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    Transport in cities: Vive la révolution, A cycling renaissance is taking place in America. More and more Americans are taking to the road on two wheels. Between 1977 and 2009 the total number of annual bike trips more than tripled, while the bike’s share of all trips rose from 0.6% to 1%. Commuting cyclists have also increased […]

  • The Best of the Economist, August 2012

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    America and the politics of recovery: The big promise. What did Barack Obama’s stimulus package really achieve? The word “boondoggle”, Michael Grunwald points out, was coined back in the days of the original New Deal, to describe “make-work” bits of arts and craft paid for by the government at a price that was out of all proportion […]

  • Best of The Economist, July 2012

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    Judaism and the Jews: Alive and well, Judaism is enjoying an unexpected revival, says David Landau. But there are deep religious and political divisions, mostly centred on Israel. Judaism is flourishing, both in Israel, where 43% of the world’s Jews now live, and throughout the Jewish diaspora. The Jews as a nation are flourishing too. Israelis, for […]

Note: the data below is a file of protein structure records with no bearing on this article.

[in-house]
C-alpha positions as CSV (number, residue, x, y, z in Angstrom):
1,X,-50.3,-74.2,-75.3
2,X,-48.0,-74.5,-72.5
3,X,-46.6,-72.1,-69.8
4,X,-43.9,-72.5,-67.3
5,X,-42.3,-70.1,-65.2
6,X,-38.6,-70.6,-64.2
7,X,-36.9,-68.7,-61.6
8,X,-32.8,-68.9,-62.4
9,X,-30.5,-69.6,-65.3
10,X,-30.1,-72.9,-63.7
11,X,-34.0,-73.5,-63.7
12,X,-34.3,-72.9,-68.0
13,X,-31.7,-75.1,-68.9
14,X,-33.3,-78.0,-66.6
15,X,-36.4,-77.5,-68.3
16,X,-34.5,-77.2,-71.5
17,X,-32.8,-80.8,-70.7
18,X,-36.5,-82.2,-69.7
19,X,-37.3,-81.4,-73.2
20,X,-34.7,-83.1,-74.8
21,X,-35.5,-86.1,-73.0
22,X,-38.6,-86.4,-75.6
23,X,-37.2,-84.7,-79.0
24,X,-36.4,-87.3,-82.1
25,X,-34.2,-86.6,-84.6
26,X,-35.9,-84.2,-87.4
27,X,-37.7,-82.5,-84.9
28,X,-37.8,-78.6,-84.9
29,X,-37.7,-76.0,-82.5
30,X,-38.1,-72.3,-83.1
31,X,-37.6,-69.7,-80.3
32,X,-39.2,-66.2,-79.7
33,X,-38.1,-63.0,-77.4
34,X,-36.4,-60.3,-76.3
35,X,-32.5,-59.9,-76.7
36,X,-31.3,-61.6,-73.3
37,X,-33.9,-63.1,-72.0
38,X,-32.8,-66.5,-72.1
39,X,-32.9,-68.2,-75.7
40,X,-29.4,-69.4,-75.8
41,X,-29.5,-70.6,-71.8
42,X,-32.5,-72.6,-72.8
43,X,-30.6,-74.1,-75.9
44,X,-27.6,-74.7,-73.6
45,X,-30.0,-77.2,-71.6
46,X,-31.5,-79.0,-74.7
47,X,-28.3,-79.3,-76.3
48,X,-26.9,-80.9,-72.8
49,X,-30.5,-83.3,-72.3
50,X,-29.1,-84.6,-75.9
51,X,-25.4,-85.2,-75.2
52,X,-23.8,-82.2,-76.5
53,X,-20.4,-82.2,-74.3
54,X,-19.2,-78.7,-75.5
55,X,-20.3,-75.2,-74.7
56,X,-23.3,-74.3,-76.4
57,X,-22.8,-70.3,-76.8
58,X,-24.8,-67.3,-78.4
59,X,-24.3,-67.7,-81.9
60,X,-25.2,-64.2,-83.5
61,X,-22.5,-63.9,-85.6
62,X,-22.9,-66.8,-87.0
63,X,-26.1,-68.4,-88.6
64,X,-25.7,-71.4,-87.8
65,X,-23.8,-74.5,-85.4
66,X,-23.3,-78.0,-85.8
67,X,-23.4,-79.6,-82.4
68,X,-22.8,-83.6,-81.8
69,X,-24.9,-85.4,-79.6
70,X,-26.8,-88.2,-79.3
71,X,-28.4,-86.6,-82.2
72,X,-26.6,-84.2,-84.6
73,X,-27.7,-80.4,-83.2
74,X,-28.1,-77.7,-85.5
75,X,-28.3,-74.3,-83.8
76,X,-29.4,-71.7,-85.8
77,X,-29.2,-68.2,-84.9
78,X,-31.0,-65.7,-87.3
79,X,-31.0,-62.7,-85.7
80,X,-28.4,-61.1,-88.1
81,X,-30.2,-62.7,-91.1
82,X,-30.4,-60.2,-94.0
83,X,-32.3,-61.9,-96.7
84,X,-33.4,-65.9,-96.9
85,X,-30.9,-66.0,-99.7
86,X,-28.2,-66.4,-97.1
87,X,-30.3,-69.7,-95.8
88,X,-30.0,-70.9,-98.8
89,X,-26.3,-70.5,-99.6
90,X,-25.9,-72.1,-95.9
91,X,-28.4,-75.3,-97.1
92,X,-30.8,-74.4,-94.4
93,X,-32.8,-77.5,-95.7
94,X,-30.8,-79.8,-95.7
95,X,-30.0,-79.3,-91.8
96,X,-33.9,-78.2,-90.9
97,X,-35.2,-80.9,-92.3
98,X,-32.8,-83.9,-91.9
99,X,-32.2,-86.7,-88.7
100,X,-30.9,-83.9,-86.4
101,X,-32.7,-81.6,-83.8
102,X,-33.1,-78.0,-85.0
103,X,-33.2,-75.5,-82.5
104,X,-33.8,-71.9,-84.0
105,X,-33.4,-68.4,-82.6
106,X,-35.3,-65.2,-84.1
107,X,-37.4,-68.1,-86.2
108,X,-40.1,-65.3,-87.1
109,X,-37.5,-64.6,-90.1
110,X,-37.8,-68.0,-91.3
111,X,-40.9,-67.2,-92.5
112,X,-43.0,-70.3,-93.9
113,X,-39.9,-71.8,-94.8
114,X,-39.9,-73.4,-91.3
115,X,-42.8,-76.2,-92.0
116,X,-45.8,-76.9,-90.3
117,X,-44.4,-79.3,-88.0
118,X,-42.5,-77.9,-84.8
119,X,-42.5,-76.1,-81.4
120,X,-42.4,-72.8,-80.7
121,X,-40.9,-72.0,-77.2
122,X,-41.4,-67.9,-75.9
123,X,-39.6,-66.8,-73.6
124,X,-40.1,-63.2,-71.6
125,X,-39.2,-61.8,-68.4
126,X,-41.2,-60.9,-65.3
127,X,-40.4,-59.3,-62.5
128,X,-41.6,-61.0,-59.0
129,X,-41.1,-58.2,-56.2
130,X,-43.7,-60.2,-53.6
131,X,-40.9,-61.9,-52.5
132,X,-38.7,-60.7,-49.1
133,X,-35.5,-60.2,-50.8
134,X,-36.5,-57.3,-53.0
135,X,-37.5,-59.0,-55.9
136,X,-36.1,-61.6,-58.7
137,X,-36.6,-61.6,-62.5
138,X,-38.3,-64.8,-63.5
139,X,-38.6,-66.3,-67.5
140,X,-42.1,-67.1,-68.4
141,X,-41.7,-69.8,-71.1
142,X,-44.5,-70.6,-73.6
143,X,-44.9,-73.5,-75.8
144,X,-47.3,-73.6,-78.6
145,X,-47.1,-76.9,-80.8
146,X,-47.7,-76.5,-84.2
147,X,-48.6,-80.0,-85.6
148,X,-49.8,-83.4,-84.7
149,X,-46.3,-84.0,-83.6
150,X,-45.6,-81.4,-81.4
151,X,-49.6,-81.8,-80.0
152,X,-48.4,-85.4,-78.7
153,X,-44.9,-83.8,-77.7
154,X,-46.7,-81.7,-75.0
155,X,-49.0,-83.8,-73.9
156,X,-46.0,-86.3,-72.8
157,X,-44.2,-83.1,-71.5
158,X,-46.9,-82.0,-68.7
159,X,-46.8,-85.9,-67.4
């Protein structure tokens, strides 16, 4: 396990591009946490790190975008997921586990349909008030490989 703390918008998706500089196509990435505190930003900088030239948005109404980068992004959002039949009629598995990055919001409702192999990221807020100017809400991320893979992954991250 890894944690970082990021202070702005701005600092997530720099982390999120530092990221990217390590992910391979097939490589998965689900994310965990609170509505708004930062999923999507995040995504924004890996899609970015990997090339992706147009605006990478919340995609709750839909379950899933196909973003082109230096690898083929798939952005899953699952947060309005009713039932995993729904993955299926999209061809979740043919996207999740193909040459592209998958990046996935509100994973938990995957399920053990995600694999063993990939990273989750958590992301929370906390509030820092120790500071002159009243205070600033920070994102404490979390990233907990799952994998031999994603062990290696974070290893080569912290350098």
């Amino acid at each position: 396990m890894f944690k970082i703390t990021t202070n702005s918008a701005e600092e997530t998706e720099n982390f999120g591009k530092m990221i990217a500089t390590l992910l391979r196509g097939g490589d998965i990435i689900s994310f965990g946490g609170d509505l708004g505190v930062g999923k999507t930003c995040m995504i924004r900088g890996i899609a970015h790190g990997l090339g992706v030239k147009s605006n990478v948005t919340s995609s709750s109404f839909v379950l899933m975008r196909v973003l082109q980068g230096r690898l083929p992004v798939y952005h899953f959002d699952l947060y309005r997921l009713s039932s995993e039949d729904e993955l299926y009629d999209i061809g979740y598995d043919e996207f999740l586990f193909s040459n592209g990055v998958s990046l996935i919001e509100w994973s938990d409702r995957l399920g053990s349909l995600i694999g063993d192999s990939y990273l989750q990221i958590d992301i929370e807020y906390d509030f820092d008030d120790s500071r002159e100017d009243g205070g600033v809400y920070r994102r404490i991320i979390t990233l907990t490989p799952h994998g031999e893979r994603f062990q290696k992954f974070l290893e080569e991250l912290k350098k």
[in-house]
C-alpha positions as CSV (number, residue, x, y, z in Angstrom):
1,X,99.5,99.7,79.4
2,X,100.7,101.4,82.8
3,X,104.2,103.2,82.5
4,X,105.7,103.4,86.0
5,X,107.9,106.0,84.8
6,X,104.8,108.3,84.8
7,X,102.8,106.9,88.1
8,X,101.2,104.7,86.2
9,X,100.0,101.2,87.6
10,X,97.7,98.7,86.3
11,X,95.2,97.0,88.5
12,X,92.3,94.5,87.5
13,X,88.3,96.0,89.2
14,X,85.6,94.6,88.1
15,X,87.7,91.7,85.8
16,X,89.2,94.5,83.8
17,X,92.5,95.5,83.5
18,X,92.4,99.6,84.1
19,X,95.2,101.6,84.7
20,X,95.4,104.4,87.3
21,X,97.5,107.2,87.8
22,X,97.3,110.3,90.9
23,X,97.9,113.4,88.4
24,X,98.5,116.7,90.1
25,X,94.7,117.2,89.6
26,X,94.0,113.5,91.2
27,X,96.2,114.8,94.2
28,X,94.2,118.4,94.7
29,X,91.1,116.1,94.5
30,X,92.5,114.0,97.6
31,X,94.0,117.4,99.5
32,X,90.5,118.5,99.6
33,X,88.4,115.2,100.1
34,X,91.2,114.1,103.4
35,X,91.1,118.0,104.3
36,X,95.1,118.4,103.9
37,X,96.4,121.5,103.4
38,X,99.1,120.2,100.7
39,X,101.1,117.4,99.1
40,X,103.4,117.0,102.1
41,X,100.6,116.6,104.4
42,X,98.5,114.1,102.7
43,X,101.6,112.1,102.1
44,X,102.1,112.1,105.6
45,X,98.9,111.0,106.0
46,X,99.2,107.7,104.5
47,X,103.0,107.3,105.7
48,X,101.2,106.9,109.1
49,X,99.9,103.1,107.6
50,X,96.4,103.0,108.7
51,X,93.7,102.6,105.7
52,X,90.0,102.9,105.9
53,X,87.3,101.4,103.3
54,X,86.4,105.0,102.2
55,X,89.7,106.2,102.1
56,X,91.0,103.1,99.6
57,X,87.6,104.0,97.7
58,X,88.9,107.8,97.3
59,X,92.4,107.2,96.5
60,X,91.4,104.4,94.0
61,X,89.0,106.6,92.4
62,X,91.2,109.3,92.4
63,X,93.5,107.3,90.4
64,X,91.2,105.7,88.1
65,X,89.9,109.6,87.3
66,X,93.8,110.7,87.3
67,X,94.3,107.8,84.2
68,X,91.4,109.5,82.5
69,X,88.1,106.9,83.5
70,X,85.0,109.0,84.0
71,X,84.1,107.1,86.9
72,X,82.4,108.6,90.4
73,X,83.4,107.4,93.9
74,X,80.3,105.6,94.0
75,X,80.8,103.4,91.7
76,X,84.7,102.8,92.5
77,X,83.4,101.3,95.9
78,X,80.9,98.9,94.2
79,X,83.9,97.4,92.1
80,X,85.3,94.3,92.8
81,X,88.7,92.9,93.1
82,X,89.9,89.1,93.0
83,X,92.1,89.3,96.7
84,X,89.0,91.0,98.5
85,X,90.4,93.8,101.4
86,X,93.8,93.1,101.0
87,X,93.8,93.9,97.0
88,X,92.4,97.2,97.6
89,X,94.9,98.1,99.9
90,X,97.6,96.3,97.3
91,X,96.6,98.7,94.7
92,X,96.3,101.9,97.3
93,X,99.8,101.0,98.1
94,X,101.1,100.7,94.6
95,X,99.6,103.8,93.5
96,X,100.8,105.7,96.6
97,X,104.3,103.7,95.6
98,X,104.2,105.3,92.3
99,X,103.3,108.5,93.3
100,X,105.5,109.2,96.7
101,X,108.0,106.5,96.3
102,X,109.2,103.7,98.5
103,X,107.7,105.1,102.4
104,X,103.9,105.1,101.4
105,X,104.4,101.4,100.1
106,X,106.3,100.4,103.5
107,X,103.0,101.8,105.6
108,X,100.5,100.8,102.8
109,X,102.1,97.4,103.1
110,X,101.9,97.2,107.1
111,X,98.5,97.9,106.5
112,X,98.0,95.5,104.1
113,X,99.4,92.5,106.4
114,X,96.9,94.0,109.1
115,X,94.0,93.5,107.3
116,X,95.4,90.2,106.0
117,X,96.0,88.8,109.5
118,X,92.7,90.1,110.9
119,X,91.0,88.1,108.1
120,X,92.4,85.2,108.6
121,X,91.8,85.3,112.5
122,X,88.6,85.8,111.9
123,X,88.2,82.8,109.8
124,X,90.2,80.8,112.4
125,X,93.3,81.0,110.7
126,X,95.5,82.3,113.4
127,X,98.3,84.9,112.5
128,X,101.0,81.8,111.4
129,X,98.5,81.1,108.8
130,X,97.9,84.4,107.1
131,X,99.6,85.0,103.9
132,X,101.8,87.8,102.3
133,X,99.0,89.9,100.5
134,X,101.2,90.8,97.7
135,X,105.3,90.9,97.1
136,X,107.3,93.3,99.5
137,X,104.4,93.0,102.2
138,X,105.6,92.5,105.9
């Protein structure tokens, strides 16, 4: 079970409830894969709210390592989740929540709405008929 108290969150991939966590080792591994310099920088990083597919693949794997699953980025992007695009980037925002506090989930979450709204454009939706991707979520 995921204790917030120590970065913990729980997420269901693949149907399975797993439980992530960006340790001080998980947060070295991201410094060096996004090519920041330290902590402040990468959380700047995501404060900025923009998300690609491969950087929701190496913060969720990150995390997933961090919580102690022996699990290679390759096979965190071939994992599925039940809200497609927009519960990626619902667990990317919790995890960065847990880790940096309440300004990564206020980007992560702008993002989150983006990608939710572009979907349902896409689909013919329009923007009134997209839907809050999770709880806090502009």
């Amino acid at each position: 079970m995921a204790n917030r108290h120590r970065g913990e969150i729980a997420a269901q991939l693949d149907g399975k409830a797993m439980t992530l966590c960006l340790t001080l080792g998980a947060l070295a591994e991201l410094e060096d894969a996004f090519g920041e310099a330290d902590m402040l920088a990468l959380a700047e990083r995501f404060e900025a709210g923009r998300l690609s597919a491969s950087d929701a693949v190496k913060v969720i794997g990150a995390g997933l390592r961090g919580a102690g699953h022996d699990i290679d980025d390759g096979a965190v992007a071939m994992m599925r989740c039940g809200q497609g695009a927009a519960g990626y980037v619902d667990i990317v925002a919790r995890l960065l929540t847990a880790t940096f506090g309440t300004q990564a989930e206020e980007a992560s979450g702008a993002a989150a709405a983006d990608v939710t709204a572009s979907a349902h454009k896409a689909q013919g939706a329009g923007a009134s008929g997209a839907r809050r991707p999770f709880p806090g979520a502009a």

• Best of the Economist: June 2012

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    Order, order, On the road with John Bercow, the man trying to sell the House of Commons to the public. Nothing in Britain’s constitutional traditions obliges the Speaker of the House of Commons to woo voters. Within the Gothic halls of the Palace of Westminster, the Speaker is a mini-monarch, escorted to the chamber by a mace-bearer, […]

  • Best of the Economist: May 2012

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    One of my weekly rituals that I have been at for over 10 years is reading the weekly edition of The Economist from cover to cover. I’m sure like many I fall behind regularly but since my subscription has gone totally digital and I’m getting it 5-6 days earlier than I did, I’m finding I’m […]